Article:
Below is an abridged version of the interview. (The whole thing can be found here.)

What’s your definition of solitude?
The idea of solitude as an attribute of the mind goes back to antiquity. The Greek Stoic philosopher Epictetus distinguished between a negative sort of isolation (helplessness, removal from others) and the strength that comes from relying on one’s own mental resources. Quintilian wrote about the importance of overcoming distractions through mental concentration and separation. “In the midst of crowds, therefore, on a journey, and even at festive meetings,” he wrote, “let thought secure for herself privacy.”
Solitude is not about being in a hut out in the woods or being out in the desert or living without other people around. I define solitude as a certain apartness that we always have, whether we’re among others or not. It is something that can be practiced — maybe to think just on one’s own, even when in a meeting or in a group and so forth — but that also has been nurtured by time alone. So there’s an ongoing solitude that’s always there, and there’s also a shaped or practiced solitude, which requires both time alone with things, to be thinking about things and working on things, and time among others when you nonetheless think independently.

You’re critical of certain educational philosophies in practice in schools today, especially the workshop model. Why?
The workshop model has an emphasis on group work and a de-emphasis on teacher presentation. What happens is the teacher is supposed to give a mini-lesson which is about 10 minutes long. From there students are supposed to work in groups on something related to that mini-lesson, sometimes independently, but most of the time in groups. At the end they are supposed to share about what they learned. This was mandated across the board, across the grades and subjects, in many schools. Every lesson is supposed to follow a workshop model. (Of course some schools were a little bit more flexible about this than others.)
The problem with that is that the workshop model is very wonderful for certain lessons and topics, but when you apply it across the board, you are constraining the subject matter. You need a variety of approaches in order to deal with a topic. You may need a lesson where the teacher gives an extended presentation to give the students necessary background. Or an extended discussion. For instance, the students may have a project that they will have to do together, but they have to work on their own to build up to that point.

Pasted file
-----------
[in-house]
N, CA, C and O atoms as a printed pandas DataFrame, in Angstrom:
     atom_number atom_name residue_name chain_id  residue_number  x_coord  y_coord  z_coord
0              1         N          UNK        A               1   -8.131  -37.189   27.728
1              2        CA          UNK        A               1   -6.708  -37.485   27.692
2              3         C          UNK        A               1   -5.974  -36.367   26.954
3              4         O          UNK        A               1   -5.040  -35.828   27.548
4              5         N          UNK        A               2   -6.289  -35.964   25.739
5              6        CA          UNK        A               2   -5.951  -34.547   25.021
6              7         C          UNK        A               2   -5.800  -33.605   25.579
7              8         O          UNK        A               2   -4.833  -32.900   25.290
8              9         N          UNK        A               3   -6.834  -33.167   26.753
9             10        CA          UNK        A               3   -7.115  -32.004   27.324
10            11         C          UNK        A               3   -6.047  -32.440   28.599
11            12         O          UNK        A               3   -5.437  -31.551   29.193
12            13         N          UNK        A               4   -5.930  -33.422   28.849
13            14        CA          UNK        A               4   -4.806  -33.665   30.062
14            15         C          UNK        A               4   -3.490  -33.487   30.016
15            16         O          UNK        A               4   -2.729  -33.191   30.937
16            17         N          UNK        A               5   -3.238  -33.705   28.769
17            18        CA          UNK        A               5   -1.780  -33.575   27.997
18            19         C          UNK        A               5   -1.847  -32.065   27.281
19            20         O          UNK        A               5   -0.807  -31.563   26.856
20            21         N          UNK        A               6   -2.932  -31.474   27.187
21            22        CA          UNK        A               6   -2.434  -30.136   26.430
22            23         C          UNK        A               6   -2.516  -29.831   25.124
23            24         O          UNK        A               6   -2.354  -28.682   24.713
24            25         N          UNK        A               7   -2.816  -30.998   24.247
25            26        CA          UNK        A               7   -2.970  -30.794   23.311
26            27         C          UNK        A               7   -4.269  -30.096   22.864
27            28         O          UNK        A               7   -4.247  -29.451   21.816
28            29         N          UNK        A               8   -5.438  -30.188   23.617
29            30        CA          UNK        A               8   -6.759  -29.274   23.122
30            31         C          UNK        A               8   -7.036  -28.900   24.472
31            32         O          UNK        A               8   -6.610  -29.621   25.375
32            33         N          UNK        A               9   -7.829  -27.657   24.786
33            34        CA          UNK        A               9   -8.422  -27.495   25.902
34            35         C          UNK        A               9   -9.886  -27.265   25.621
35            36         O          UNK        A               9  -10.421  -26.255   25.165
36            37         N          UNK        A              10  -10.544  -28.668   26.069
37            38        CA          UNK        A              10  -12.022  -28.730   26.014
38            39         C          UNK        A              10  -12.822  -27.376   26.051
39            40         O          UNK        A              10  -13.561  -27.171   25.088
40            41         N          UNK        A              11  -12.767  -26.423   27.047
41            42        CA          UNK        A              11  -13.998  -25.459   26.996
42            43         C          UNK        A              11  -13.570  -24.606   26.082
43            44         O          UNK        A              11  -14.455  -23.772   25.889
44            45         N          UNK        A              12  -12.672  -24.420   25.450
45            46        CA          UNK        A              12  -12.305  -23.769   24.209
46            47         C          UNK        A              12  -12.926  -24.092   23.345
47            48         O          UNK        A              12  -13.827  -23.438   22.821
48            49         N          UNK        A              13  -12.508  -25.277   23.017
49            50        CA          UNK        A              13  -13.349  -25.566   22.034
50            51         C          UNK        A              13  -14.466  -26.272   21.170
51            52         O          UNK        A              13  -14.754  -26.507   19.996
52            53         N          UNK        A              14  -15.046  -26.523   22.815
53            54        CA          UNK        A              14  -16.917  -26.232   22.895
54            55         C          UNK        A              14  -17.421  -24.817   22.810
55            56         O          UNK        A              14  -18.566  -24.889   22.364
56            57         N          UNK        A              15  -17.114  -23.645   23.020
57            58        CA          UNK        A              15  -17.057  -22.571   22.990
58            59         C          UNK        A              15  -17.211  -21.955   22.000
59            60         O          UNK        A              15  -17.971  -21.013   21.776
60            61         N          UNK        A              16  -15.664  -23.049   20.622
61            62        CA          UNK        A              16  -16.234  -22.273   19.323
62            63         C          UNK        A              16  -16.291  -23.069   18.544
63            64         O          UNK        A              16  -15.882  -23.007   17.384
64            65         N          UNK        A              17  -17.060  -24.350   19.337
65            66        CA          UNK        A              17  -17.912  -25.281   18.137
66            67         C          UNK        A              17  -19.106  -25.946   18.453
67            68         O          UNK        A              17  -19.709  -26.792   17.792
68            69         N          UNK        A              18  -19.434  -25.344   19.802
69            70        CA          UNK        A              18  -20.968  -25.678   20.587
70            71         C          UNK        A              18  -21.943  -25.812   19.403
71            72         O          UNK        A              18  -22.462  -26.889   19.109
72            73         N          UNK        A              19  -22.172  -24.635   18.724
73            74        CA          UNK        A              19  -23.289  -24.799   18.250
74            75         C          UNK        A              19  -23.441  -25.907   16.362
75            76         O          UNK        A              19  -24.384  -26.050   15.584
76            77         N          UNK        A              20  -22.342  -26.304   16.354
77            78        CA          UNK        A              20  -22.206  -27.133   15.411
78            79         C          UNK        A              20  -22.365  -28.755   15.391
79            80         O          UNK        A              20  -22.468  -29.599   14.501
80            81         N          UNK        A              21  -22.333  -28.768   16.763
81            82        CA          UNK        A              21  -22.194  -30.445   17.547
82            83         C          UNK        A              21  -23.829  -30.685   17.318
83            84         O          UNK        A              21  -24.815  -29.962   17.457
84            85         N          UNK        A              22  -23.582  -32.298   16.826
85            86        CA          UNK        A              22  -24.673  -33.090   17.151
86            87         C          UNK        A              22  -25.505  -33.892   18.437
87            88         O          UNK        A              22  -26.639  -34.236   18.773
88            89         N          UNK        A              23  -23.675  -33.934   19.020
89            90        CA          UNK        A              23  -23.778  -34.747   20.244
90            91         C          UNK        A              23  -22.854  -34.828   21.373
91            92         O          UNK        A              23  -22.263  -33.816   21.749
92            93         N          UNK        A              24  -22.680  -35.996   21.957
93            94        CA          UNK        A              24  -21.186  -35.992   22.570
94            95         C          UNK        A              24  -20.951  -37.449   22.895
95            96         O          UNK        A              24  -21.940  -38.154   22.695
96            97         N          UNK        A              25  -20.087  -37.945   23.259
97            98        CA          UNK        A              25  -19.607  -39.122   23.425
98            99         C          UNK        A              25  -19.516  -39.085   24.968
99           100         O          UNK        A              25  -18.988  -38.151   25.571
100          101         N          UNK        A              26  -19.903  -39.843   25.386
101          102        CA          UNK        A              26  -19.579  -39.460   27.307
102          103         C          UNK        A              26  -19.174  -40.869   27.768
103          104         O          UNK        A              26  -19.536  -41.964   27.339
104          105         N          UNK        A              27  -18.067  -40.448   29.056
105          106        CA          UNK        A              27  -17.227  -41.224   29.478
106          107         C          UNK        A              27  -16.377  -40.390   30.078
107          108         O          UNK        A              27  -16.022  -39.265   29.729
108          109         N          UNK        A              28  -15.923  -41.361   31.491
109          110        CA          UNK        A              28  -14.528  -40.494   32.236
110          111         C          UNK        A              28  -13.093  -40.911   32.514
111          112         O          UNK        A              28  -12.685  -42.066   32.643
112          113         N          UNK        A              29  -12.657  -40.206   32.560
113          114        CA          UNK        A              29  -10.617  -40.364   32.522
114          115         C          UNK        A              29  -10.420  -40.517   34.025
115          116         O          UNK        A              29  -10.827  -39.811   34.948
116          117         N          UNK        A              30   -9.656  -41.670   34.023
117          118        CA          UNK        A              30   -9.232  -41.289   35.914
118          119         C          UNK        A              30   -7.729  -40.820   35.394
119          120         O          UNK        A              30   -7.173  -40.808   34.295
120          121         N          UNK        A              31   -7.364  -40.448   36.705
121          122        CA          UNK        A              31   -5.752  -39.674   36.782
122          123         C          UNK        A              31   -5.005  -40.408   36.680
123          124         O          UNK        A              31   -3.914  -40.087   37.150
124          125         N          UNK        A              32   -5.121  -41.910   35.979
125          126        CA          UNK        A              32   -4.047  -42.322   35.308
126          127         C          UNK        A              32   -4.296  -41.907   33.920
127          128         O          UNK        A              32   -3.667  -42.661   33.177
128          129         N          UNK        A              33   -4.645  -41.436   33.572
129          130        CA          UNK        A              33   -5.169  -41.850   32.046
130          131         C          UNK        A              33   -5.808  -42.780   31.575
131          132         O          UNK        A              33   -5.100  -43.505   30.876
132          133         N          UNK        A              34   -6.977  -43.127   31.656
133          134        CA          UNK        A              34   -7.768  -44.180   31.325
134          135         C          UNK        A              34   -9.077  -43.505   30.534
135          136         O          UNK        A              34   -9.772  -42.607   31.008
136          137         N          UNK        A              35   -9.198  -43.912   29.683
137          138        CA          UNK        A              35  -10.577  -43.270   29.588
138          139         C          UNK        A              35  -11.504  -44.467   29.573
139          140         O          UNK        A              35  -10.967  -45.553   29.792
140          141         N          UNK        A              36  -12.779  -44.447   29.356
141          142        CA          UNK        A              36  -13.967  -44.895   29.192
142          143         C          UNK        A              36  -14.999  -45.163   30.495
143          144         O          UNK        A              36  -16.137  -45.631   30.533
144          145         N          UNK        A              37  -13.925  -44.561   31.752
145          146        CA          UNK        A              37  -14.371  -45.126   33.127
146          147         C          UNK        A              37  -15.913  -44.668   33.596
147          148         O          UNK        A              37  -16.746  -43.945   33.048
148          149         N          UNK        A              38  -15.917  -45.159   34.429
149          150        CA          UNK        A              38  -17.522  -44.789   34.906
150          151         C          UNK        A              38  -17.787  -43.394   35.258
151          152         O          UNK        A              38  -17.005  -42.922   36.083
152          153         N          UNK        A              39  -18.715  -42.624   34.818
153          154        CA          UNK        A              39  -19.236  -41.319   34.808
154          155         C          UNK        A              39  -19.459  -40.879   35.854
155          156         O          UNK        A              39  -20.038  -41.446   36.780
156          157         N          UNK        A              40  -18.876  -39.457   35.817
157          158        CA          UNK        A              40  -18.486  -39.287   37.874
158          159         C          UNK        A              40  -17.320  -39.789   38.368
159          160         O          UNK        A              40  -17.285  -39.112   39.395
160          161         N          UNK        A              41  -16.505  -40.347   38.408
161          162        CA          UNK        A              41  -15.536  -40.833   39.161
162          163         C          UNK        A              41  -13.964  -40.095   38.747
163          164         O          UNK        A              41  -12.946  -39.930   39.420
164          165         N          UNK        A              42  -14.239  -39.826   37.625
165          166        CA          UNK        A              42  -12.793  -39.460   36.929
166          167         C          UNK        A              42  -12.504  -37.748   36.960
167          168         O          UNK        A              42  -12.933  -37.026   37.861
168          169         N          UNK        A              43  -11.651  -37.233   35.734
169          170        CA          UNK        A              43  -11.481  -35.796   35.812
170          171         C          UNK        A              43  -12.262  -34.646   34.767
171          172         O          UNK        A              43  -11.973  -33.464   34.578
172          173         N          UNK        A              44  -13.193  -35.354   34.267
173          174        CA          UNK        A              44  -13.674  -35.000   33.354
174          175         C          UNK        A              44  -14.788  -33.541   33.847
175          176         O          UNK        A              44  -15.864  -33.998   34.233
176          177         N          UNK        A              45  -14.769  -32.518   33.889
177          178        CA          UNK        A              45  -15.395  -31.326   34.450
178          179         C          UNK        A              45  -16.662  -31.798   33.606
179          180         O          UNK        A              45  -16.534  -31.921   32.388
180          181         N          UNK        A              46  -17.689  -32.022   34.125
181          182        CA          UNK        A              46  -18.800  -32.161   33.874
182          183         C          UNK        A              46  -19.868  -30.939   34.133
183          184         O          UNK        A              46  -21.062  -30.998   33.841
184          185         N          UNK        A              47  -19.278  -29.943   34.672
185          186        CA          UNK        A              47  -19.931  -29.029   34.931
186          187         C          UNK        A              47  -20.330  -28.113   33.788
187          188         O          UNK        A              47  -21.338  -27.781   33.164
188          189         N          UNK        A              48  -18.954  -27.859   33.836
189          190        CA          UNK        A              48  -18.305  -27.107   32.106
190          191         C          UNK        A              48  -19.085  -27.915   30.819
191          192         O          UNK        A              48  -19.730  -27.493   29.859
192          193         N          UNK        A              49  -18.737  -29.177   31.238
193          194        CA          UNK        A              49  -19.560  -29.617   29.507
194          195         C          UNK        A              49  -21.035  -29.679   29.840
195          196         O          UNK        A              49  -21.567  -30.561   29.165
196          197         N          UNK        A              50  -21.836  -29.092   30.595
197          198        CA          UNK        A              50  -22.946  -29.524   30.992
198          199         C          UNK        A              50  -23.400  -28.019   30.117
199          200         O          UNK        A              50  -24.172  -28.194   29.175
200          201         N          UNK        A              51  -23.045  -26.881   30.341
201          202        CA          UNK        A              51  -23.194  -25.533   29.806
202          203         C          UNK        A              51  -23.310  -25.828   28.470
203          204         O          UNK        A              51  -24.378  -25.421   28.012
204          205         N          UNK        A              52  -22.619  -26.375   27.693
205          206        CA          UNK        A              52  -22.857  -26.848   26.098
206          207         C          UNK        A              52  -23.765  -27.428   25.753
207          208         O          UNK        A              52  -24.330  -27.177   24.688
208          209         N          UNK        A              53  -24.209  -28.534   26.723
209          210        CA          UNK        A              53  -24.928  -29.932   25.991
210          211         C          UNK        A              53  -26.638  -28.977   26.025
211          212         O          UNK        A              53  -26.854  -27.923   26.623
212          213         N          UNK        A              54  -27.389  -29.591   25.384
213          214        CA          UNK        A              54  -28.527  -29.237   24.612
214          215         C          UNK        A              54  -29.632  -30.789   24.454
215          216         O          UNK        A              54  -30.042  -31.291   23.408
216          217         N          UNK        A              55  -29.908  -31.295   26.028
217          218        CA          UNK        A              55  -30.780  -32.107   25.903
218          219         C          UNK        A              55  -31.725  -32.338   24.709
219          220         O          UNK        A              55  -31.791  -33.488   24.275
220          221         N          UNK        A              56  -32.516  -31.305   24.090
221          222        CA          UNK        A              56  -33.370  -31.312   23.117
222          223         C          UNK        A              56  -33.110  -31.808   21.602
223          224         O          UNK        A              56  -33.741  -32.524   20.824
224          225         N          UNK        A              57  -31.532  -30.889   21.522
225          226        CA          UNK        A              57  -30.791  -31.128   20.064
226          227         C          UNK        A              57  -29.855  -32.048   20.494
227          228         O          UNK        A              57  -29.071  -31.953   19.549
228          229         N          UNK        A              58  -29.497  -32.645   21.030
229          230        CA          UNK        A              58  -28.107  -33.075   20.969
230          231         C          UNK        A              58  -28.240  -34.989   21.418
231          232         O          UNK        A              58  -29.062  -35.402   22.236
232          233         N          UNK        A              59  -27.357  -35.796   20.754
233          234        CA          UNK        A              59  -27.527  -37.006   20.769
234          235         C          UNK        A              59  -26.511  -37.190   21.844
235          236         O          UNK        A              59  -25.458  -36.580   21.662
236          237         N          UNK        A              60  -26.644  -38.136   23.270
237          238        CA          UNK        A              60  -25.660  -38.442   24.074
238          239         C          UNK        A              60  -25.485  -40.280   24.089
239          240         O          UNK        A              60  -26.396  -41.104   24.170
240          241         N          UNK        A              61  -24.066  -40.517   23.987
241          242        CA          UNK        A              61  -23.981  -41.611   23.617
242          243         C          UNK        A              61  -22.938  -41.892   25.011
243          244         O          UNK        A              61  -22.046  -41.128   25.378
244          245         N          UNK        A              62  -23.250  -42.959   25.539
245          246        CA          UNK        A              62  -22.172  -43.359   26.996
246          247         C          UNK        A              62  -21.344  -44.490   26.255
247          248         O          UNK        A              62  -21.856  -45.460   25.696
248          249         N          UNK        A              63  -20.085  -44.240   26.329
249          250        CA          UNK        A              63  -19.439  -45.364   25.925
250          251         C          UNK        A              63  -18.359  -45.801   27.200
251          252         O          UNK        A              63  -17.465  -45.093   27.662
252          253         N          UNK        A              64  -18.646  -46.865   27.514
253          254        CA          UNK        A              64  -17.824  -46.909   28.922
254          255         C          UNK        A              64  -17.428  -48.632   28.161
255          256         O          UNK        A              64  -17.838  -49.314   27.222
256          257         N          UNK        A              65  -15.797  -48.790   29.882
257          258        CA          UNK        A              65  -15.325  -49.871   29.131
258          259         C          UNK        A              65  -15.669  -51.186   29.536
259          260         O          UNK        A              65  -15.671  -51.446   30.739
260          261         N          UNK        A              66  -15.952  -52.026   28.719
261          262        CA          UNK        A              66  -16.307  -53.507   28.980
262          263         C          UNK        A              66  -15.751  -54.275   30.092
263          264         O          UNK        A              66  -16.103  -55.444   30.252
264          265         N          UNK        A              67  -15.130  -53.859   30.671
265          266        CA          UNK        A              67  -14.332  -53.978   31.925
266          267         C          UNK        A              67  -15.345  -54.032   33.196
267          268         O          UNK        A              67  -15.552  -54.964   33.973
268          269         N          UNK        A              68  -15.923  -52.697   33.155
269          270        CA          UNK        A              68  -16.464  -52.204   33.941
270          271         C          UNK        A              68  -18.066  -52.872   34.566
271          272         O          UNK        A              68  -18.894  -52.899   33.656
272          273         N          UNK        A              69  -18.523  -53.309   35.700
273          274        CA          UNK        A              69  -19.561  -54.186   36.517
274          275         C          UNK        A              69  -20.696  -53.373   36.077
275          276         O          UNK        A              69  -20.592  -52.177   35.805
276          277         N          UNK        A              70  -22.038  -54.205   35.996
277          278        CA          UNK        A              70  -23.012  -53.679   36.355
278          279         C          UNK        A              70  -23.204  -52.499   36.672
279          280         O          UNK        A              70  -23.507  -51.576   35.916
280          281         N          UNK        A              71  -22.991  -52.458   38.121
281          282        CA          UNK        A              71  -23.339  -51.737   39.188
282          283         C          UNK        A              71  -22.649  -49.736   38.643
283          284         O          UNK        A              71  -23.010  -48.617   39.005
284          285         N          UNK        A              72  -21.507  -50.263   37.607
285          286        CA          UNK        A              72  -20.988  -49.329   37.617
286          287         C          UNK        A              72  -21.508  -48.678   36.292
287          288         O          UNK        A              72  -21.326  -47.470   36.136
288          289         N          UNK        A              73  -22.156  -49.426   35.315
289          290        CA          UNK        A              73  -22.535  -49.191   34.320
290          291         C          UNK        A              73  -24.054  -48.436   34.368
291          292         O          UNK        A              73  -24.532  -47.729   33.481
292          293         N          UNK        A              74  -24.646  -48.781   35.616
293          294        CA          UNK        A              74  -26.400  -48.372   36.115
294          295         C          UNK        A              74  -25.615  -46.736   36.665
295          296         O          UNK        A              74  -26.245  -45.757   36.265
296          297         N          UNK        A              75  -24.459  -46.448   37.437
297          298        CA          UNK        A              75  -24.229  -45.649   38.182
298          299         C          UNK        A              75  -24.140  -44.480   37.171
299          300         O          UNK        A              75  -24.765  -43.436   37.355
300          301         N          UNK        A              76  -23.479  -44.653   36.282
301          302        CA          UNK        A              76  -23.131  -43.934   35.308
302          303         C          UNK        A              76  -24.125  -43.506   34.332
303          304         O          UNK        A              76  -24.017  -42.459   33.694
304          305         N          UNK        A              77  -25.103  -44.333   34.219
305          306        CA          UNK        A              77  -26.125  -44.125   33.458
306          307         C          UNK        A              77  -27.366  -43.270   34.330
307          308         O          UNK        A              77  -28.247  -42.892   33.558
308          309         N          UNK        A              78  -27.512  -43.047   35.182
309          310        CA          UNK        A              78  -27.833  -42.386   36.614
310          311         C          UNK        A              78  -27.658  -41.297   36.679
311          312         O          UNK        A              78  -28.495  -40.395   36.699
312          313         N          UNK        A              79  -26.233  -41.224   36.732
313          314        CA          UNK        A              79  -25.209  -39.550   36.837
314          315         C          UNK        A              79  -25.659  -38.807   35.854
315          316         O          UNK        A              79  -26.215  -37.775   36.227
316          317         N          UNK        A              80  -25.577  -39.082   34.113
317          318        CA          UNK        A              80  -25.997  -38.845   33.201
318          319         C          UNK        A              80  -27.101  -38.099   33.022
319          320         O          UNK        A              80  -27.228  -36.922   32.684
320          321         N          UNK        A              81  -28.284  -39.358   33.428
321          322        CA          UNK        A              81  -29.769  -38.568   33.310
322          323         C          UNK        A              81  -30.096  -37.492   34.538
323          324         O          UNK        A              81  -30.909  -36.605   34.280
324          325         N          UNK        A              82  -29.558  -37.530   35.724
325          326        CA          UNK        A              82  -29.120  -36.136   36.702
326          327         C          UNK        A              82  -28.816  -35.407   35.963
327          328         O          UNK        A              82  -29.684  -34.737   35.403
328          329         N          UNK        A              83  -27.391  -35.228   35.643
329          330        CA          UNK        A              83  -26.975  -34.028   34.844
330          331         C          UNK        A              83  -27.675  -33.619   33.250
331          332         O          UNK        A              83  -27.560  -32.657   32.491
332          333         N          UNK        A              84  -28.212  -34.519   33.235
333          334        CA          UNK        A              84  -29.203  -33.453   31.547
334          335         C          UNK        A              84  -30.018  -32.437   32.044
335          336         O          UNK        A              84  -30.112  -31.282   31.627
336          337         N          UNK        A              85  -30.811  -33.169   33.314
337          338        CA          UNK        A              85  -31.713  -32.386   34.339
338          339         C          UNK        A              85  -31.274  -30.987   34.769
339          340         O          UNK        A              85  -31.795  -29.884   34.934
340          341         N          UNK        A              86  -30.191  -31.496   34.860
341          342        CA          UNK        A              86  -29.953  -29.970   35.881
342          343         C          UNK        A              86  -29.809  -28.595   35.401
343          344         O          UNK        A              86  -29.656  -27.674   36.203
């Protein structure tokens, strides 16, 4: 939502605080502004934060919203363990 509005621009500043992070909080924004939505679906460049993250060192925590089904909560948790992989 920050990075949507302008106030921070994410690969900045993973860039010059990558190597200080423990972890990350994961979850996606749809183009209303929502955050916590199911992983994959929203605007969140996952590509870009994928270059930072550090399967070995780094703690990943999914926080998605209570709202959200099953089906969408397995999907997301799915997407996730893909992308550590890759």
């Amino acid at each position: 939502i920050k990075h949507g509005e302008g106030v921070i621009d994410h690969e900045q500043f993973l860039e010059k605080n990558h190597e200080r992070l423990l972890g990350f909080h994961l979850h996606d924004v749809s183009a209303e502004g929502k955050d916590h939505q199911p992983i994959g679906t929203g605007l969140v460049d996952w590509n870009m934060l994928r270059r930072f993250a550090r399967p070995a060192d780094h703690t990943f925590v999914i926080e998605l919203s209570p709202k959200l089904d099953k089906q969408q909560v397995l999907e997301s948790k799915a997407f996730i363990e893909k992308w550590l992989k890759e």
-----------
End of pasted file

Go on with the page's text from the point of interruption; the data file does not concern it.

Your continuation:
Also, schools have put an enormous emphasis on skills – or what are called skills – at the expense of content. This has been going on for decades. No one wants to specify what students should read, but they say that they should be analyzing and comparing and contrasting. Well, none of this has meaning unless you know what it is you’re comparing and contrasting or analyzing. What happens is, students write essays that show that they haven’t read very closely, and yet this passes because it meets the checks on the checklist: that it has the right number of paragraphs; it has an introduction, body, conclusion; it seems as though they’re comparing something with something. There is a contagious vagueness because we don’t specify what we’re talking about and what students should learn. We then encourage in them a certain vagueness and carelessness. The problem perpetuates itself, and it turns up much later when students enter college and don’t know how to write a coherent essay. Well, the reason this comes up is that they’re in courses where they’re expected to read on specific topics, and that’s where things fall apart and it’s no longer about the rubric.
So the problem lies in the idea of putting the model above the actual subject. You have to think about the subject and think about how you’re going to bring this to the students, and think about the type of lesson that will do that best. Often you’ll find that you need a combination of types of lessons.

You write that we “mistake distraction for engagement”? How so? How does it affect even mental cognition?